If health reform is constitutional, it must be because it’s deemed a valid exercise of the commerce power. But not buying a private product isn’t economic activity. Not buying something is inherently anti-economic. Nothing is being bought or sold. Nothing of value is being exchanged. In fact, nothing is happening at all.
A harder question is whether failing to buy something has a “substantial effect” on interstate commerce—something the Supreme Court has endorsed in prior cases. But even these substantial effect cases have always required some underlying “activity,” such as growing wheat or growing and using marijuana. There has always been an underlying volitional act that, in the aggregate, has had a substantial effect on interstate commerce.
The Obama administration tries to get around this by claiming that the Commerce Clause reaches not only economic “activity,” but also any economic “decision” with a substantial effect on commerce. A person who doesn’t buy health insurance, the argument goes, may not be undertaking an “activity” but is surely making a “decision” that substantially affects interstate commerce, as their health care costs may be shifted onto providers or other taxpayers.
The administration’s argument is novel and breathtaking in scope. There’s no Supreme Court precedent that has ever dared to endorse the idea that merely deciding whether to do something should be the functional equivalent of actually doing something.
In classic Orwelllian doublethink—where black becomes white—the Obama administration would have us believe that inactivity is really just a form of activity, since there’s really is no such thing, in today’s interconnected world, as “inactivity.” Everything, in some way, has a substantial effect on the economy.
Such an omnipotent Commerce Clause is inherently incompatible with the principle of limited and enumerated powers. Realizing this, the Obama administration has been desperately trying to identify a limiting principle to reassure us that upholding the law won’t fundamentally alter our constitutional structure. The only thing they have come up with is the argument that health care is “unique.”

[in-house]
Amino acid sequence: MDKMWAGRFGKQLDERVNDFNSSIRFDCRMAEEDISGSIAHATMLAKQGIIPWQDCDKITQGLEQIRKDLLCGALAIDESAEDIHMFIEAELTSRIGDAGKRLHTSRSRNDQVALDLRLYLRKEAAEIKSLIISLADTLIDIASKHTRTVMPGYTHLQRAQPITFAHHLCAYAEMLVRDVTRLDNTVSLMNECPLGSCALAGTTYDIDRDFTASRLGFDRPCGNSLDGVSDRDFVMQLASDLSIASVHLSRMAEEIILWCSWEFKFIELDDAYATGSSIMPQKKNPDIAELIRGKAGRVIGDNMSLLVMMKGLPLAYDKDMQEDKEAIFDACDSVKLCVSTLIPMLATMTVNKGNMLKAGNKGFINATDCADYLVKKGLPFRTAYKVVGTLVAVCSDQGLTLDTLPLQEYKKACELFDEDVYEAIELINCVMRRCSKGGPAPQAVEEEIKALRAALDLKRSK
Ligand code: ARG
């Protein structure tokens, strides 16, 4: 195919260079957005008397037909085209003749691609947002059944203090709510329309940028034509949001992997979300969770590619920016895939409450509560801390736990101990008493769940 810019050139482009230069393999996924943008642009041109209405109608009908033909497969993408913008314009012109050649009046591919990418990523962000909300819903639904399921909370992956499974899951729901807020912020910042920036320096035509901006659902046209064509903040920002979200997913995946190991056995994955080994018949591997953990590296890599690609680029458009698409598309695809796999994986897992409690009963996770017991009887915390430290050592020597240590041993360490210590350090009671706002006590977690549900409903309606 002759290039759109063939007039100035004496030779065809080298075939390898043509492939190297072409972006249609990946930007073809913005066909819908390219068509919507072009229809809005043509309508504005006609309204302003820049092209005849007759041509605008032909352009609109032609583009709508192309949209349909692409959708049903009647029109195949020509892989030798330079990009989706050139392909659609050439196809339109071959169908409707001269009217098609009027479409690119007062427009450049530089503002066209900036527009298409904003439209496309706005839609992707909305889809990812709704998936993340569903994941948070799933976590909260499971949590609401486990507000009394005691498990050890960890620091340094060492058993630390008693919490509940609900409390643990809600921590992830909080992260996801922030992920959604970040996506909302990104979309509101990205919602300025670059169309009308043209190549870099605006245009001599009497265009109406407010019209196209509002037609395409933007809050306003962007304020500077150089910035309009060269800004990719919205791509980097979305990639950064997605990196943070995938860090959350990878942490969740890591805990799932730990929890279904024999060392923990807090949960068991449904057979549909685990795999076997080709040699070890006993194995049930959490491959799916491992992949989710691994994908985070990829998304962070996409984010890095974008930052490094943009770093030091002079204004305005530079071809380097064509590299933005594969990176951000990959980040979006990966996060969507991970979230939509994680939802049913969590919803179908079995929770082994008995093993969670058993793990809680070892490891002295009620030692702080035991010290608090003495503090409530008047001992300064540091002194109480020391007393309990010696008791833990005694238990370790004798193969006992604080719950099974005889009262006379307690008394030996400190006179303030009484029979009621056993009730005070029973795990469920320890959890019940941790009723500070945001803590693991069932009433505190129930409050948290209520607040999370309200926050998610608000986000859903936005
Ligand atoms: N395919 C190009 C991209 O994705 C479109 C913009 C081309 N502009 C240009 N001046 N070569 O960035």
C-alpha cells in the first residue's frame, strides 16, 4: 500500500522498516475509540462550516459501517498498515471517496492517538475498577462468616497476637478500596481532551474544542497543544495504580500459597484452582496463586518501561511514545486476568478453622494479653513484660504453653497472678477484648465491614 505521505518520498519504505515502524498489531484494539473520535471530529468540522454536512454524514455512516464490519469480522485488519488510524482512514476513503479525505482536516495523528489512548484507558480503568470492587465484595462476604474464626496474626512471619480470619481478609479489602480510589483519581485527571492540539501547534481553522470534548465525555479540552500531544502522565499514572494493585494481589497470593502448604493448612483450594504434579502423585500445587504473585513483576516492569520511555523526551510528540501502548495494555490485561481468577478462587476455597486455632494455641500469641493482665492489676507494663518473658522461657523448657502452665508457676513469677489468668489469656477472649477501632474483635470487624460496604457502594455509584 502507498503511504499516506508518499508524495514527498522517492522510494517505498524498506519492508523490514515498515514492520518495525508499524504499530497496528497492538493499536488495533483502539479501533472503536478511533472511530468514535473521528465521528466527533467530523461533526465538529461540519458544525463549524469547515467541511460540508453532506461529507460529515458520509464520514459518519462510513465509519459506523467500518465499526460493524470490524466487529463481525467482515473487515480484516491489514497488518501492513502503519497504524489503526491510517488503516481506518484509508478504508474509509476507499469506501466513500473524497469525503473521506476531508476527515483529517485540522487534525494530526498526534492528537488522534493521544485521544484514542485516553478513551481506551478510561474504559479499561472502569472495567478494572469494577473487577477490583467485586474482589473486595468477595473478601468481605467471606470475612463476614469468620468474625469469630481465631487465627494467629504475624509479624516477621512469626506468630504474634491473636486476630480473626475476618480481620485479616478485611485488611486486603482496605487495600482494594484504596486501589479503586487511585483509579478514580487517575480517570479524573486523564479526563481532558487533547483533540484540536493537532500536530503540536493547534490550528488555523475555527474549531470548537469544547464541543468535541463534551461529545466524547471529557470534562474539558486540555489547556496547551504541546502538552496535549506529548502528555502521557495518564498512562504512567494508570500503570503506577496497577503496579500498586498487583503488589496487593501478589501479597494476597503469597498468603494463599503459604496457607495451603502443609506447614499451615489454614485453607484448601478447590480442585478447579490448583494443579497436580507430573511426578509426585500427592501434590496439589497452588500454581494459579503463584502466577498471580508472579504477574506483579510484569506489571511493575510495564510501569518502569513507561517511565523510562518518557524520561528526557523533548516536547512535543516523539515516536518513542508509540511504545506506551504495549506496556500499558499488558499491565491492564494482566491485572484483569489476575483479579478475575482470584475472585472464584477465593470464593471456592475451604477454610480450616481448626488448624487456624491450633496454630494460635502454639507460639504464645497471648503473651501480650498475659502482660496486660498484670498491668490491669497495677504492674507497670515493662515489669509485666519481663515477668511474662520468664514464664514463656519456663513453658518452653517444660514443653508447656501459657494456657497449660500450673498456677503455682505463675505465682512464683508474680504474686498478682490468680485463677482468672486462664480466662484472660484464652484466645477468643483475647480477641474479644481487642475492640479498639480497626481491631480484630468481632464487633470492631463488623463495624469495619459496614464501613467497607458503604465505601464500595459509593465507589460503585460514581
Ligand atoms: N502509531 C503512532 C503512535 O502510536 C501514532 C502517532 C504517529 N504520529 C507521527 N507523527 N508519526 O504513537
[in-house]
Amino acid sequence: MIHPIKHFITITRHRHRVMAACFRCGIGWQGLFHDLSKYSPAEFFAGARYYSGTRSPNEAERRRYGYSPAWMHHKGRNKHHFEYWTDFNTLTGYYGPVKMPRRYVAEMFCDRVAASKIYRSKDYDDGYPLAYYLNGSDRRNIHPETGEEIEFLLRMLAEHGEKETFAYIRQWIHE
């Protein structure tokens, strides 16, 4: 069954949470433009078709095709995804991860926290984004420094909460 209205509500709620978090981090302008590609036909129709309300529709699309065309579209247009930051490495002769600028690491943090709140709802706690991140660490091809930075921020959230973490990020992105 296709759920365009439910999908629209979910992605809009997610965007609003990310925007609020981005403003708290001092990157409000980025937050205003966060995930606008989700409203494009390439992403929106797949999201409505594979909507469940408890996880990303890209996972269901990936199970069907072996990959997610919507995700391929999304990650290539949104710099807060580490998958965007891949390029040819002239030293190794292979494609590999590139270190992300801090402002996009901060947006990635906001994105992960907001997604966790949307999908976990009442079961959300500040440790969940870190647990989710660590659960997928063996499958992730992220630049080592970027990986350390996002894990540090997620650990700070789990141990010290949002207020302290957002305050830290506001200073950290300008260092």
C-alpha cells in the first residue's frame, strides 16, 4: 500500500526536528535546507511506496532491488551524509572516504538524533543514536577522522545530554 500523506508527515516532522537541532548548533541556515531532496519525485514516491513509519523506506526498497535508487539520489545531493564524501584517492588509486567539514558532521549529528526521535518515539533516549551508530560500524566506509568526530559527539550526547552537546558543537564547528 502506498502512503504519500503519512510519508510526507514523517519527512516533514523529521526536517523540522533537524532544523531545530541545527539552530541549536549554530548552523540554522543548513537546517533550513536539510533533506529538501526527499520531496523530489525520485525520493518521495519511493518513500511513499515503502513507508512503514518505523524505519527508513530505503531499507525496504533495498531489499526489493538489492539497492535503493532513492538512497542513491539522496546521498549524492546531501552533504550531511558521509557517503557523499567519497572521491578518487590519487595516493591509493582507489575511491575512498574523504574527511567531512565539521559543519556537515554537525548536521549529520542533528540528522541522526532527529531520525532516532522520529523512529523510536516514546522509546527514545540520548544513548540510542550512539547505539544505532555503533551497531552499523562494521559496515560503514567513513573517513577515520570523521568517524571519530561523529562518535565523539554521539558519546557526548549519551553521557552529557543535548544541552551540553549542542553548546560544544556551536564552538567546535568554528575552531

But there’s nothing unique about health care. Many commercial markets are unavoidable—it’s hard to avoid buying things such as food, water, clothing and housing, to name just a few. And once an individual enters these markets, a failure to pay for them will shift the cost to others through higher prices.
The contorted logic being used to justify Obamacare should frighten ordinary Americans. If it’s accepted, the Commerce Clause becomes a police power, capable of reaching every decision we make. Congress can make us buy broccoli, American cars, gym memberships, or anything else it wants. There’s no discernible limiting principle to this theory. And without a discernible limiting principle, there can be no principle of limited government.
Elizabeth Price Foley is the Institute for Justice Chair in Constitutional Litigation and Professor of Law at Florida International University College of Law. Her research centers on the intersection of health care and constitutional law. She is the author of Liberty for All: Reclaiming Individual Privacy in a New Era of Public Morality (Yale 2006), The Law of Life and Death (Harvard 2011), and is currently working on a book about the tea party, forthcoming in early 2012 from Cambridge University Press.